Victor has treated the Monster with fear and disgust up until this point — and in the conversation following this quote, the Monster describes this injustice and his first painful months in the world. Shelley does not dismiss or caricature the Monster. Yet this quote foreshadows the inevitable mortal conflict between the two characters, as only "annihilation" can break the ties that bind them.

Chapter 13 Quotes
When I looked around I saw and heard of none like me. Was I, a monster, a blot upon the earth from which all men fled and whom all men disowned?
Related Characters: The Monster (speaker)
Page Number: 83
Explanation and Analysis:

The Monster has taught himself to speak and read by careful observation of the cottage dwellers. Their discussions become increasingly complex with Safie's appearance and, as they discuss man's nature, the Monster questions his own identity, his unusual origins and appearance.

This heightened awareness and new knowledge are crucial to the Monster's development, yet also dangerous and disturbing — he longs for a state of innocence, a wordless "native wood." The Monster feels a justified anger, but this anger comes only from a newfound knowledge of his own abnormality.

Shelley does not mock or scorn his isolation: instead, it is a horrible thing, devastating to the Monster and readers alike. A life at the fringes of society is not always an admirable one, and Shelley does not glamorize or idealize the novel's Romantic heroes, solitary and conflicted figures. Prejudice will indeed push men to run from the Monster, and prejudice will deny him the chance at a happy, domestic life.

Chapter 16 Quotes
I am alone and miserable: man will not associate with me; but one as deformed and horrible as myself would not deny herself to me. My companion must be of the same species and have the same defects. This being you must create.
Related Characters: The Monster (speaker), Victor Frankenstein
Page Number: 101
Explanation and Analysis:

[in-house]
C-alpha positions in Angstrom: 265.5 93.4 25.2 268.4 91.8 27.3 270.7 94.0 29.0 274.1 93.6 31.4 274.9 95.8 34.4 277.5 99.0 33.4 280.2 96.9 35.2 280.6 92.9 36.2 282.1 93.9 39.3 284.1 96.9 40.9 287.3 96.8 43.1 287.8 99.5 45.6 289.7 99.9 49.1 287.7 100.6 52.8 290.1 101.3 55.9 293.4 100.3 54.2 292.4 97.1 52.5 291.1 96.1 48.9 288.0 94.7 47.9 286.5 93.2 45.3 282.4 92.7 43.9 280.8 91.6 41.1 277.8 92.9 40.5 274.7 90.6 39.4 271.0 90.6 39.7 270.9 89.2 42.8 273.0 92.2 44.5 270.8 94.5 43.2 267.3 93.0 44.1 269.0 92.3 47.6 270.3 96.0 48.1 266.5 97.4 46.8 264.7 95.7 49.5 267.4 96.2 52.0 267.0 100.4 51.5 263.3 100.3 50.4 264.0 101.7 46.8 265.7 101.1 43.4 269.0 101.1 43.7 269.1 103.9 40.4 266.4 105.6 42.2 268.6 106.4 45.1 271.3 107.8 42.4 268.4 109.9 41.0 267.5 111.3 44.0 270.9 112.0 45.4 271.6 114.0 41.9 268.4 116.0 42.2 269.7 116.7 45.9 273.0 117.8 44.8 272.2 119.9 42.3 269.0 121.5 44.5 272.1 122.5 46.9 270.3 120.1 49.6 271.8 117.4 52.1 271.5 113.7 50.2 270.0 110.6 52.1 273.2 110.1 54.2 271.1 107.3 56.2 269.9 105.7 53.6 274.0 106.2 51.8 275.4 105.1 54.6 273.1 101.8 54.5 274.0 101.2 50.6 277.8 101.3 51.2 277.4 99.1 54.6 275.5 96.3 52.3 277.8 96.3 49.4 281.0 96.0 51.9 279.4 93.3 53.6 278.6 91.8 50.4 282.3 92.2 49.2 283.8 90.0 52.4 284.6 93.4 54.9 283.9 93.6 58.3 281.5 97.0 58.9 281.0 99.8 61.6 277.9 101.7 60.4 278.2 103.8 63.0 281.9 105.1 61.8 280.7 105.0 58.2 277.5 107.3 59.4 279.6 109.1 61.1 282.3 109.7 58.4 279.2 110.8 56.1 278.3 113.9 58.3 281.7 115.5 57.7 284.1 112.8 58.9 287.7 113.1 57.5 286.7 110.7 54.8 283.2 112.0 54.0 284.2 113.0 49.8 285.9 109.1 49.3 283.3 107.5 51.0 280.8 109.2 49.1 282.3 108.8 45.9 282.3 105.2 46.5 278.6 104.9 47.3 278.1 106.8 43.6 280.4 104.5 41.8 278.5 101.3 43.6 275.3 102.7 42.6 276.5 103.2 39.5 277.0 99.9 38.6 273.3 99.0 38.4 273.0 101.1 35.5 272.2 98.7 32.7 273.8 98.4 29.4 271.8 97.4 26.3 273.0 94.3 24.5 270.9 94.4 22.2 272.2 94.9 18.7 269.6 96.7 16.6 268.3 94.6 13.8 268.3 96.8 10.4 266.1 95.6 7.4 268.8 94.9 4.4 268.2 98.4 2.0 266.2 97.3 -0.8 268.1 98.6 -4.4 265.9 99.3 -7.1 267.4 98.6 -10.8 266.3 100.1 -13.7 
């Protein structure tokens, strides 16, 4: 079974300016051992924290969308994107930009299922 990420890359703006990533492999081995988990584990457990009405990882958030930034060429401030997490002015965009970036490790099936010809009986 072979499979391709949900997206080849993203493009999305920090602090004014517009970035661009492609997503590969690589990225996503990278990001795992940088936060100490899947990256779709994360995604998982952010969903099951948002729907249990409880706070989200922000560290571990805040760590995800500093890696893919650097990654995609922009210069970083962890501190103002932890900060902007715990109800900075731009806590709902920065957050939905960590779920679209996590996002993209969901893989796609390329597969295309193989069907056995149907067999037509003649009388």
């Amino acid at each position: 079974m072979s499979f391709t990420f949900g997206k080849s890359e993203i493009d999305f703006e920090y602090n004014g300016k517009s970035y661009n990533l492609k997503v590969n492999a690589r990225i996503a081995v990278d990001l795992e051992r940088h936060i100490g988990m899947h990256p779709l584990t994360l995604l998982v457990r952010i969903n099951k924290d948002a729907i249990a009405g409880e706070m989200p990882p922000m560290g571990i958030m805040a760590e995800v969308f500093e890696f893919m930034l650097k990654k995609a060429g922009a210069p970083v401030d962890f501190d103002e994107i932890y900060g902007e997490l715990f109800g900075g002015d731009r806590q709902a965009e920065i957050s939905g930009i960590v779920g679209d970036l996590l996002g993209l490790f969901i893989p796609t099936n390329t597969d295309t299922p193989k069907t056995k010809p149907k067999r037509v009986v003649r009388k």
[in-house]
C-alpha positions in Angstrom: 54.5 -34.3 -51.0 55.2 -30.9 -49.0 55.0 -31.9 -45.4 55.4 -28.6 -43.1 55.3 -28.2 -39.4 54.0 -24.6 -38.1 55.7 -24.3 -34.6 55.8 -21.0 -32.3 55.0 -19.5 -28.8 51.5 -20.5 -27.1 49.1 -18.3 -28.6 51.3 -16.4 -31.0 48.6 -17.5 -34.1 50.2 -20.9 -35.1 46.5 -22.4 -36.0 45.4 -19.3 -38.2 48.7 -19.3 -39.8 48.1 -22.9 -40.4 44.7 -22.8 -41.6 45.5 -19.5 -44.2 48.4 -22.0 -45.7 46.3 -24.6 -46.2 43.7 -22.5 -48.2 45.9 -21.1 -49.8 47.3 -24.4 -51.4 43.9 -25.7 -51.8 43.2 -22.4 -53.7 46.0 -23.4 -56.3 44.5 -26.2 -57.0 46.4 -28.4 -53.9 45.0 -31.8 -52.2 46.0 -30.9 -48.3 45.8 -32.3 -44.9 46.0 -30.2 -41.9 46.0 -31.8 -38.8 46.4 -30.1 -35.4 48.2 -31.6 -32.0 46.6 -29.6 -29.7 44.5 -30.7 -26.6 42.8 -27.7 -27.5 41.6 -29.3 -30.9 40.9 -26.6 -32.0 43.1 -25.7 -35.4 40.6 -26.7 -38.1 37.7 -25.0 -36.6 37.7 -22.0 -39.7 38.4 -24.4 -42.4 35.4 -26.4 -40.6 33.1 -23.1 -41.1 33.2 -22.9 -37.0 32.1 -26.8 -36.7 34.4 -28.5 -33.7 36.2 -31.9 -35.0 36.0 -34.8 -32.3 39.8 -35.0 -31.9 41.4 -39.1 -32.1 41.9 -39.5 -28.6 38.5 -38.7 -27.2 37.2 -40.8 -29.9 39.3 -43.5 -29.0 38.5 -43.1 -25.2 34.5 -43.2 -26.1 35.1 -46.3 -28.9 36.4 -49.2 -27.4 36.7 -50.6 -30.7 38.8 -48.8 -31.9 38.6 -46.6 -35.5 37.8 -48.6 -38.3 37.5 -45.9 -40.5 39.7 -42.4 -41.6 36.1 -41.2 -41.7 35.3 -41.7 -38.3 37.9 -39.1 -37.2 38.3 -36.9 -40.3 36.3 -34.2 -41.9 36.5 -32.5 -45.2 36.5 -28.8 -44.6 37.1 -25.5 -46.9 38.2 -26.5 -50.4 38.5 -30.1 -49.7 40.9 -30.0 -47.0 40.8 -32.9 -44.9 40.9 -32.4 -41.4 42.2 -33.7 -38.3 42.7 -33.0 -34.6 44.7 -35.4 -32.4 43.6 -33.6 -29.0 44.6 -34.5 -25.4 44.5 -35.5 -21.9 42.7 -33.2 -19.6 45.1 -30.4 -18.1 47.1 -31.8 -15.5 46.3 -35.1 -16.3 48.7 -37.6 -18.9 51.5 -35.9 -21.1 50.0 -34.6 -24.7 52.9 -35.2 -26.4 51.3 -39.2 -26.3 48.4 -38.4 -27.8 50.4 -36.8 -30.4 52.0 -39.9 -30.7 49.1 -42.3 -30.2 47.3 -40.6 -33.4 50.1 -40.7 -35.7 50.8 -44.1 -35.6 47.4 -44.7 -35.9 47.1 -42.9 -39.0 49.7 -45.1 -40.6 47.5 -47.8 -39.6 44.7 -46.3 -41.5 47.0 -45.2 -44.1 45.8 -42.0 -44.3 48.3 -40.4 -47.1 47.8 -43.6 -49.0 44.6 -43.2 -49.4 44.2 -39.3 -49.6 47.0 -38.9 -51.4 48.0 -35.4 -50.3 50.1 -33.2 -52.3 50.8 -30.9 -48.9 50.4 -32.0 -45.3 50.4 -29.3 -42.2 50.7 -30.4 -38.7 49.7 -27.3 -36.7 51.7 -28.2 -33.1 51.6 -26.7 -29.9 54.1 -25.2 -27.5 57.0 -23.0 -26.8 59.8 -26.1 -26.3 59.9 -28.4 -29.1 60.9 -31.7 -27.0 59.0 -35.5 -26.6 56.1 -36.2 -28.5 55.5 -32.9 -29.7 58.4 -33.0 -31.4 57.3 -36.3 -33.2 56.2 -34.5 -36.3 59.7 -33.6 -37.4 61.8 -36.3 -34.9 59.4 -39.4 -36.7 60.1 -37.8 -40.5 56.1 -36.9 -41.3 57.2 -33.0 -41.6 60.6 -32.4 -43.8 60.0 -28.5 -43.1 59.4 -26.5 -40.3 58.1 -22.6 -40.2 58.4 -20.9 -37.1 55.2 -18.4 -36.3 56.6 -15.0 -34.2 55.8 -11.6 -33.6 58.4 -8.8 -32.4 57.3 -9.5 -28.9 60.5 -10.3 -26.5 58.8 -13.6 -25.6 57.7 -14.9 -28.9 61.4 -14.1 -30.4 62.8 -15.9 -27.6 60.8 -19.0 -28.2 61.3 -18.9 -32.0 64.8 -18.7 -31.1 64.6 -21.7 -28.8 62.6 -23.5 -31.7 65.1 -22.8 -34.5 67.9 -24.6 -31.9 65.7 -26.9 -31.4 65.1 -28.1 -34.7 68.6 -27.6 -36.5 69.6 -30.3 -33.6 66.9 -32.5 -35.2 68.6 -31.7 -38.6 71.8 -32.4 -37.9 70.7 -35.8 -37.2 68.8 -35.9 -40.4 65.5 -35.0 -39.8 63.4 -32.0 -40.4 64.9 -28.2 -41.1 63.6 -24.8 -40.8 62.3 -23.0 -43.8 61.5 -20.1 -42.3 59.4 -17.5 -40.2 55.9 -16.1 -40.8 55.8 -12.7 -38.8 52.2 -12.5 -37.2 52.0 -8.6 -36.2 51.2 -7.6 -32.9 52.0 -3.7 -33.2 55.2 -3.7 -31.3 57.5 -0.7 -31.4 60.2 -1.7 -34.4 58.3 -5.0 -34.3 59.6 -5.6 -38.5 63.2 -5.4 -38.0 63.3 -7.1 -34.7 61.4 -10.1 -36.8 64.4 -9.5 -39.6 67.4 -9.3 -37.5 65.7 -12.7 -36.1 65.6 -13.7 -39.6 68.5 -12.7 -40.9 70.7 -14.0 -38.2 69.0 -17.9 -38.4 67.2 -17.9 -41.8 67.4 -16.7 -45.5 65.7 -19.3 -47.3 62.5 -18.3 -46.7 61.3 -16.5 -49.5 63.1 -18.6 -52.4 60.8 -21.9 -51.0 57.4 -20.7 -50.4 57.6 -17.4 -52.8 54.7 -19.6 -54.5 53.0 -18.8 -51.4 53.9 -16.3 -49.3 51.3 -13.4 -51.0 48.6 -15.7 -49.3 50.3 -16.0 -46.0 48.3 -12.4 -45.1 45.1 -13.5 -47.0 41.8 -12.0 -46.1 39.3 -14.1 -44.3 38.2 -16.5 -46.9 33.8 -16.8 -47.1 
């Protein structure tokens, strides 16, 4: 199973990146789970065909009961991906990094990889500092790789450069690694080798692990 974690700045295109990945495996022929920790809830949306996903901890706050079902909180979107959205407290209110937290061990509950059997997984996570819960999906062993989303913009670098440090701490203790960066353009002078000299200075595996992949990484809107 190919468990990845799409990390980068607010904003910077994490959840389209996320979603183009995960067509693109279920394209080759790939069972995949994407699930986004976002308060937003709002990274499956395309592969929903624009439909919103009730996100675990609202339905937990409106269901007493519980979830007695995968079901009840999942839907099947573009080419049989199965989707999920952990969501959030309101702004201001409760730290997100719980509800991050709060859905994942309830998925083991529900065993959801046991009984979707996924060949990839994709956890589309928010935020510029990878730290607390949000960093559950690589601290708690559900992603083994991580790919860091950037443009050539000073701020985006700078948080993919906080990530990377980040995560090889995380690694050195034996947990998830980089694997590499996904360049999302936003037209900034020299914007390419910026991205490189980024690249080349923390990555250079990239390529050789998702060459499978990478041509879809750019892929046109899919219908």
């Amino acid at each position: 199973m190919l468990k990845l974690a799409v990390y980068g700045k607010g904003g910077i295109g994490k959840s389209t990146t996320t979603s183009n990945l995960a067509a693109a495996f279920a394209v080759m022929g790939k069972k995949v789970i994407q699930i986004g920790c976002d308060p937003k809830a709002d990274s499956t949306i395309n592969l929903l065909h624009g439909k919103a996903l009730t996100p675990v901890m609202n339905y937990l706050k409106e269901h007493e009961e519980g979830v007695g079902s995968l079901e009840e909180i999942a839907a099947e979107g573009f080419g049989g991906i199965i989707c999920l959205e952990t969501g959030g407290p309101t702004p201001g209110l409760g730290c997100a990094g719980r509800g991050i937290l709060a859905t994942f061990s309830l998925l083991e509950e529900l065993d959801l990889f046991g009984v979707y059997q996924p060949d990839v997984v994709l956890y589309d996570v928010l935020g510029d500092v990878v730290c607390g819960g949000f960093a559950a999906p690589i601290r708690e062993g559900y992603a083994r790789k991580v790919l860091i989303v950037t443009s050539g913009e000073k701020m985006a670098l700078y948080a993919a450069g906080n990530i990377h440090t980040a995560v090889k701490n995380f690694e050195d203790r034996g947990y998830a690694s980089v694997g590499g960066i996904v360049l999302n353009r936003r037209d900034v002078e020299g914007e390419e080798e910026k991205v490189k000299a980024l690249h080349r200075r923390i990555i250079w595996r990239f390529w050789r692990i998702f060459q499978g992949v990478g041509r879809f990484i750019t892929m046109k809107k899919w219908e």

The Monster has just shared his tale with Victor, from his first nights in the wilderness to William's murder in the cemetery. He concludes with a demand: since all humans despise the Monster's appearance, and the Monster finds himself entirely alone and hated in the world, Victor must fashion an equally deformed female companion for him.

The questions of isolation and community are pertinent here, as the Monster seeks exactly the kind of companionship that the world, full of prejudice and intolerance, has denied him. To Shelley, a healthy man is one who does not lead a solitary existence: by this logic, Victor and the Monster are consumed and destroyed by their single-minded and lonely obsessions.

We should also note that Shelley gives another nod to Milton here. In an earlier chapter, the Monster had pored over Paradise Lost, noting the obvious parallels between himself, Satan, and Adam. And so his desire for a female companion, in a way, comes from his identification with Adam, the first man. Eve is the only other human being in Eden, and is Adam's only companion, created because Adam was alone: a female Monster would play a similar role. The Monster demands that this companion belong to his "species."

Chapter 20 Quotes
You can blast my other passions, but revenge remainsrevenge, henceforth dearer than light of food! I may die, but first you, my tyrant and tormentor, shall curse the sun that gazes on your misery.
Related Characters: The Monster (speaker), Victor Frankenstein
Related Symbols: Light
Page Number: 120
Explanation and Analysis:

At the beginning of Chapter 20, Victor toils in his laboratory, creating a female companion for the Monster. However, as he considers the Monster's many crimes, he concludes that a female companion might exacerbate rather than solve the problem. He destroys his work and the Monster eventually confronts him, vowing revenge.

Victor has eliminated the possibility of companionship and love in the Monster's life once and for all: in consequence, revenge becomes the Monster's only motivating desire. (The repetition of "revenge" and the exclamation mark indicate that this is a pivotal moment, in which the stakes are high.) The Monster has watched humans (notably the De Lacey family) reject him, and has now seen Victor destroy the very creature that could have secured his happiness.

Light appears again in this section, bearing its telltale ambiguous significance. Here, the sun seems particularly foreboding (prompting a curse from Victor) and the quote itself is a threat, an assurance of miseries still to come.